Across-sectional survey on benzodiazepine use among older people in an Italian region
Background. Benzodiazepines are among the most commonly prescribed drugs in Italy and they are often used inappropriately according to guidelines for their rational use.
The aim of this study was to investigate the prevalence and pattern of use of benzodiazepine amongst the general population aged 65-84 years in the Friuli-Venezia Giulia Region, in North-East Italy.
Methods. A total of 40 general practitioners participated in the study. Two data sources were used in the research. The first was the Health Search Database, the second was a short questionnaire administered by the general practitioners to the 65 to 84 year old patients attending their surgeries for any reason during the study period. Data on the use of benzodiazepines between 1st February and 31st July 2001 were extracted from both the Health Search Database using drug prescriptions and the questionnaires.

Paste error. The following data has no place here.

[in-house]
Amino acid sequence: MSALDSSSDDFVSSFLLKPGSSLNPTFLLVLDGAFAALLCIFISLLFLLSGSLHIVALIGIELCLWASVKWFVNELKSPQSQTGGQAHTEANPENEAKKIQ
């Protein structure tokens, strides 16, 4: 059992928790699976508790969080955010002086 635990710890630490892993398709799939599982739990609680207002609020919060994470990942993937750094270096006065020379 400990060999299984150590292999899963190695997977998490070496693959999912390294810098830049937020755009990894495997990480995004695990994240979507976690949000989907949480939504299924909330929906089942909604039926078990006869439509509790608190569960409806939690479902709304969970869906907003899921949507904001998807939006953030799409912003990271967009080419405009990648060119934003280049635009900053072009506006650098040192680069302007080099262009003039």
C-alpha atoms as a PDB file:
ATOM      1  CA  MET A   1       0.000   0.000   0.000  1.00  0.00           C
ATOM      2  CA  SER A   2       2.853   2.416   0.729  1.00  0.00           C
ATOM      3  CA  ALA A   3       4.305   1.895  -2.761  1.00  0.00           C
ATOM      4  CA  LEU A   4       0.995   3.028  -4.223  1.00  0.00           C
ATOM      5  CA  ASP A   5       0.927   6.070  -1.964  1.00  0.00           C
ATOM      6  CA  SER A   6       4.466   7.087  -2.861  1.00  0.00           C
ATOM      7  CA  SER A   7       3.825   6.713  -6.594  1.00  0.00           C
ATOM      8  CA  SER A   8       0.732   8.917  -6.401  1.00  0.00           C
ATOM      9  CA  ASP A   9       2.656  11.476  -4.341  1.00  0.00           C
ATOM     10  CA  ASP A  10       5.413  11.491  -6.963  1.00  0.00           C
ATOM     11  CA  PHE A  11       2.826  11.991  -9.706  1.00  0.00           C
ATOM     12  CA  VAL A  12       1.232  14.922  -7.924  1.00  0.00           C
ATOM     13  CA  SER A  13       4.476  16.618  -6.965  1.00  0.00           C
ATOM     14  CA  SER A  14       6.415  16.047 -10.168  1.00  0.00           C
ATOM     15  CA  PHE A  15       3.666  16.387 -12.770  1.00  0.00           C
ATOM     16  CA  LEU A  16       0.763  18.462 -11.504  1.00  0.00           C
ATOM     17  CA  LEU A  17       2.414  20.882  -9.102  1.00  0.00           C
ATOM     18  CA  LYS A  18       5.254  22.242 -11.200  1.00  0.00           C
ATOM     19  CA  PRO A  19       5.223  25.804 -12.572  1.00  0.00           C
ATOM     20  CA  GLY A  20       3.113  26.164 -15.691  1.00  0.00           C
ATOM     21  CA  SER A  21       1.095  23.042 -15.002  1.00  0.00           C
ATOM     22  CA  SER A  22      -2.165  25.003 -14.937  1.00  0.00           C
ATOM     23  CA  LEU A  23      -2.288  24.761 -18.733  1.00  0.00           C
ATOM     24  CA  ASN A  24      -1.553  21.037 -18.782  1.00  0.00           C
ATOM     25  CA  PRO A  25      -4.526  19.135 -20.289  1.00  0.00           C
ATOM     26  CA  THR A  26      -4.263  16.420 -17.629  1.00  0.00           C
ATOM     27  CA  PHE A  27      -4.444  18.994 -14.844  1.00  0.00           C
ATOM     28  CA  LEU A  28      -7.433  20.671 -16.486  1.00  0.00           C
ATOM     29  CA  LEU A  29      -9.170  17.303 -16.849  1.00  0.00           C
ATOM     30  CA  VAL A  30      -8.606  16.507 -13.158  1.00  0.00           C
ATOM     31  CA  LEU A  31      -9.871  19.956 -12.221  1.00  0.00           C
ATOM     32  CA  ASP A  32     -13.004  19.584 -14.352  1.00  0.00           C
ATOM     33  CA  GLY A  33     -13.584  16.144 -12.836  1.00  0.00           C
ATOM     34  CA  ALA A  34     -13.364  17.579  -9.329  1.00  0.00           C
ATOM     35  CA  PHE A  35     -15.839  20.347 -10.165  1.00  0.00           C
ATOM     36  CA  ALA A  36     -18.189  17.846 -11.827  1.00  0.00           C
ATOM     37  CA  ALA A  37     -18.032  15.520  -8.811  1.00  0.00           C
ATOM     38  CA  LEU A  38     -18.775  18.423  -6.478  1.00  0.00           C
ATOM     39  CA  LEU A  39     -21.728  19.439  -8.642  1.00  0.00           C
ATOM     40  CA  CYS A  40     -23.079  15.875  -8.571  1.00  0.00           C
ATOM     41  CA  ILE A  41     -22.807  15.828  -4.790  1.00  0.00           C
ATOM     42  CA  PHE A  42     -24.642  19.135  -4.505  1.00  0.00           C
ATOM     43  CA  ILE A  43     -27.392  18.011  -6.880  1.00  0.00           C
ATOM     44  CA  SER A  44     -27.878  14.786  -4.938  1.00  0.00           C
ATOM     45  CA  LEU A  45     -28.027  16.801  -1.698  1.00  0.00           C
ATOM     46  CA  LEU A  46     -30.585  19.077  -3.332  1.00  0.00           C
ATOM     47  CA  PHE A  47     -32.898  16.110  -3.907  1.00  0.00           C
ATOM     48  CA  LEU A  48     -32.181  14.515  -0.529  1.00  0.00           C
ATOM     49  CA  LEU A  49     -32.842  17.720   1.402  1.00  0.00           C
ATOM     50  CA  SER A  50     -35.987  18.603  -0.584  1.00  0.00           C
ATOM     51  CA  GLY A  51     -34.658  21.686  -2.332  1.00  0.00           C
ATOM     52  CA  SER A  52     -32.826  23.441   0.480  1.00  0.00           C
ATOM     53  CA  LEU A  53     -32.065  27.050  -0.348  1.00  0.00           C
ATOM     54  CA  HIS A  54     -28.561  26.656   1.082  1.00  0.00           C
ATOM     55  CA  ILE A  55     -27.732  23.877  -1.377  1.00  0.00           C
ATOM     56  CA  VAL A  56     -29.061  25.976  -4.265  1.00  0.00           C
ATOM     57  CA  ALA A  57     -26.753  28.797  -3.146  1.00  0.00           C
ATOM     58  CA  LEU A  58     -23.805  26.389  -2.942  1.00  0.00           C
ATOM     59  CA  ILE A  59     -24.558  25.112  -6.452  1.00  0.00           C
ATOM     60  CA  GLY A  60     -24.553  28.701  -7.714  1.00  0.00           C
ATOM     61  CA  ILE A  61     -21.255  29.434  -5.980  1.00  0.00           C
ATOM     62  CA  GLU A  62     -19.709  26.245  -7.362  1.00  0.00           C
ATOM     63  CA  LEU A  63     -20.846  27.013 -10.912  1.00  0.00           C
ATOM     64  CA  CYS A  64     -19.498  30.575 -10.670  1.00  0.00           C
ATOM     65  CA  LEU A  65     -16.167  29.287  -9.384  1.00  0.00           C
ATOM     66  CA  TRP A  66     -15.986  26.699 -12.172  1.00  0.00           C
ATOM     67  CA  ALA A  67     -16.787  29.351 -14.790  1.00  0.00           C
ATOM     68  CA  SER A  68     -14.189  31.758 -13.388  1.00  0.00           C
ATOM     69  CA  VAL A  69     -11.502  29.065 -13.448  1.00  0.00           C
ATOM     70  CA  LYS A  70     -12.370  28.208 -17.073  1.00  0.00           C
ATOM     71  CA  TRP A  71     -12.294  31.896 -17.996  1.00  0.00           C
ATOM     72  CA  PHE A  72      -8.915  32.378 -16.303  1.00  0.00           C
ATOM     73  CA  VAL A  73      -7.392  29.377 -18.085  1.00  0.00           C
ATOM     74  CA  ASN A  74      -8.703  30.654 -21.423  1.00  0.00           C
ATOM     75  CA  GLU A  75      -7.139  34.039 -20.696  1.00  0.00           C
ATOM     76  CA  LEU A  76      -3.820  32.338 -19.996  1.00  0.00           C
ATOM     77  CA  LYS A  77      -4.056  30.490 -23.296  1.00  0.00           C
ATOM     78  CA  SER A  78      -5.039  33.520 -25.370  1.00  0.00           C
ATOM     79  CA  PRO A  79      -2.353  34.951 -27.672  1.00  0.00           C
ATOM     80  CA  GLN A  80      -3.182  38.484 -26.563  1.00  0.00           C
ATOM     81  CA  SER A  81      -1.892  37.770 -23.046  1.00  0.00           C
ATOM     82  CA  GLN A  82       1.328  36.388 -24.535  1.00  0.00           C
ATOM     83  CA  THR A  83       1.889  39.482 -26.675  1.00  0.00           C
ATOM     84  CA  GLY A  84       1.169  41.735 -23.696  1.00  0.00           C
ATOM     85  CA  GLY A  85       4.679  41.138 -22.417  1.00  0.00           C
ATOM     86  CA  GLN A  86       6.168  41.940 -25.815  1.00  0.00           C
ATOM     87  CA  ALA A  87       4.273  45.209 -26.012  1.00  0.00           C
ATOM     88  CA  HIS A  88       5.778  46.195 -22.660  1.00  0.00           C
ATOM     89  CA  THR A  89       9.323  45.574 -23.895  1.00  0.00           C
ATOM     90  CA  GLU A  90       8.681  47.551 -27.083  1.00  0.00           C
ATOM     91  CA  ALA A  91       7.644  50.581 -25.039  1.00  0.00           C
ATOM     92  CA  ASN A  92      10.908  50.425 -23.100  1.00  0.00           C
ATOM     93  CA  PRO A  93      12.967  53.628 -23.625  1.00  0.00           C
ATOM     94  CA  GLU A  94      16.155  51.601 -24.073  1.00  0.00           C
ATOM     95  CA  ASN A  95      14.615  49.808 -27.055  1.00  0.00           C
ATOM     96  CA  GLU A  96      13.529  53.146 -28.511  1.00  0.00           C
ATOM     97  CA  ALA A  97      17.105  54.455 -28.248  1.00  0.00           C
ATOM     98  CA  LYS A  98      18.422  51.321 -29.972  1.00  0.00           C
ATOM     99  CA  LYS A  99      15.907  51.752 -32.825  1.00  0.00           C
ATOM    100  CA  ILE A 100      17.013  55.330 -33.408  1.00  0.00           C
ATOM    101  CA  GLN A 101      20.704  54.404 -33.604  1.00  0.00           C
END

Results. Of the 10,468 patients aged 65-84 years with complete demographical data in the general practitioners’ patient lists, 2,369 subjects used benzodiazepines, hypnotics and over the counter drugs. Overall prevalence of benzodiazepine use was 21.5% (95% confidence interval: 19.8-23.1%). Of the benzodiazepine users, 66.9% consumed a short-intermediate half-life and 33.1% a long half-life benzodiazepine. Most patients took benzodiazepines at night (68.2%), less frequently in the daytime and at night (23.7%), or in the daytime only (8.1%). Most users (89.2%) said they had been taking benzodiazepine for years.
Conclusions. Benzodiazepine use was associated with patient characteristics, such as being female, using analgesics or antidepressants and the presence of a chronic disease especially cancer or chronic heart failure.
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